Hello, Dear Reader! Primaris Kevin is off again, having overexerted himself yesterday. That means this week you get me, doing A Thing with a bunch of meta stats. In case you missed it, we’ve been hard at work revamping and relaunching the 40kstats website, and a big part of that work has been automating a ton of the work that was previously done manually each week by a single exhausted falcon. Something we haven’t put on the site yet but are working on is data around secondary objectives, so today we thought we’d take some time to do an update on secondary objectives and how those are shaking out.
The data in this analysis comes from the ITC Battles App, which is also now a part of Goonhammer, and it’s the premier app for tracking your games and stats. I cannot recommend it enough.
Scoring Since the Dataslate
Let’s start with the standard secondary objectives from the War Zone Nachmund: Grand Tournament Missions book. We had ample data to look at the secondaries last time around but now we can refine our look and just take the last month of data, starting from games happening after the April balance dataslate. At this point we’ve got just under 6,700 games worth of data in the sample, giving us a pretty solid look at how these secondary objectives have played out.
Overall, these have shifted a little since our last analysis, but only a few by what could be considered statistically significant amounts. Still, there are some shifts here that are worth noting:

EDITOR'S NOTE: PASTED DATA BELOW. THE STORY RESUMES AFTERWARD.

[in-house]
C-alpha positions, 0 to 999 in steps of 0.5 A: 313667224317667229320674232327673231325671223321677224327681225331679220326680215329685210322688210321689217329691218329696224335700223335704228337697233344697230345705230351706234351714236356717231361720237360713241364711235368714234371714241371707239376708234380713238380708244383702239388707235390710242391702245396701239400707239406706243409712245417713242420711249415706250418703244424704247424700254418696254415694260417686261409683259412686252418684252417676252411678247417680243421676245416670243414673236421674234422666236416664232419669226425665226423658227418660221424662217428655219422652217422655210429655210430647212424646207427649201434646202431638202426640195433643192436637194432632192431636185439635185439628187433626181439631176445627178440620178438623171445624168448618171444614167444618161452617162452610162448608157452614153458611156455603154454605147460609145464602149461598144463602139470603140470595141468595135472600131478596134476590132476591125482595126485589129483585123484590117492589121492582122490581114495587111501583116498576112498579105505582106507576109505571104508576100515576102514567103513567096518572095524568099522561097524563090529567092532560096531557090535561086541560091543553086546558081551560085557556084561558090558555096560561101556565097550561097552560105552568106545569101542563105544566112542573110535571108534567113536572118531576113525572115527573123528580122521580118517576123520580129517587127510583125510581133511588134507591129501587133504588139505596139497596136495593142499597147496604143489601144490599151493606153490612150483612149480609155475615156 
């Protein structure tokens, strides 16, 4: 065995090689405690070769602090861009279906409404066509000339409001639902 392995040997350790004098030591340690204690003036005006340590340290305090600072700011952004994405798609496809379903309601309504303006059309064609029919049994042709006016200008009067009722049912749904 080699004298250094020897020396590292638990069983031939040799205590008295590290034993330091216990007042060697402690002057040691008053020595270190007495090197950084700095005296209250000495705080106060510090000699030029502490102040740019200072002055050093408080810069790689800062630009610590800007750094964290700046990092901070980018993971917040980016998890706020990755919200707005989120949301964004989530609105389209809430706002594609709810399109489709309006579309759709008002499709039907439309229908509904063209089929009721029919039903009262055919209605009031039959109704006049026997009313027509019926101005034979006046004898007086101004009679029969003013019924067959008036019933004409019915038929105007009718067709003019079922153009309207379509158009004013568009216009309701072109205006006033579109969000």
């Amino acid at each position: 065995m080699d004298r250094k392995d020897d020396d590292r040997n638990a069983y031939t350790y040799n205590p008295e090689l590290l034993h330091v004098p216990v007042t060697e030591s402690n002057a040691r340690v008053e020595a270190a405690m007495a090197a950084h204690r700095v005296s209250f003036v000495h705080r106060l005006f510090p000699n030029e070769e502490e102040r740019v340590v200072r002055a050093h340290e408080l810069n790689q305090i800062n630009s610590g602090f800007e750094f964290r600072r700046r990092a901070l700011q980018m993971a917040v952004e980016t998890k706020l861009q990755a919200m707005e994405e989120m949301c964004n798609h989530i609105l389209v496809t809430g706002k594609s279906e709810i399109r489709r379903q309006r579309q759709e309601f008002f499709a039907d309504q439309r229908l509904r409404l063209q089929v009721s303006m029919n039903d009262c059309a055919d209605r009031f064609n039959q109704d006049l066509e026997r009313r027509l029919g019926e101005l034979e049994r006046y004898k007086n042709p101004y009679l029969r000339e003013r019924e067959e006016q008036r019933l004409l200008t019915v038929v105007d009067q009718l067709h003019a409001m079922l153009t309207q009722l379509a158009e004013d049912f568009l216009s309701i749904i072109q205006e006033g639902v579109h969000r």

- Secondary scoring is up slightly, from 7.9 last time we looked at this to 8.0 this time around. That’s a minor adjustment, but it’s important for evaluating other secondaries.
- Stranglehold appears to be even more valuable, becoming the game’s most valuable secondary objective with an average of 9.2 VP. It’s also the game’s most consistent secondary objective, picked in 46% of games.
- Scoring generally went up for Battlefield Supremacy secondary objectives, while holding steady or decreasing for the other categories. This may signal a shift in army philosophy overall away from kill secondaries and toward secondaries that are easier to score regardless of the opponent – the Battlefield Supremacy Objectives are notably not zero-sum.
- Grind Them Down dropped half a point in average value – worth keeping an eye on if this is the result of a bunch of the game’s units suddenly becoming more durable, making it harder to close out scoring on this. With an average of only 6.4 points per game, Grind has become the game’s second worst generic objective, despite being picked by 14% of players. That screams “trap objective” to me.
- Abhor the Witch dropped a full point in value – a result that is statistically significant, going from 10.2 on average to 9.0 post-dataslate. This also may be due to the Grey Knights and Thousand Sons – the key armies giving this up – becoming much more resilient thanks to Armour of Contempt. Given how much those factions rely on their secondaries to make up for the deficit incurred by Abhor, this also helps explain how they’ve improved significantly following the dataslate.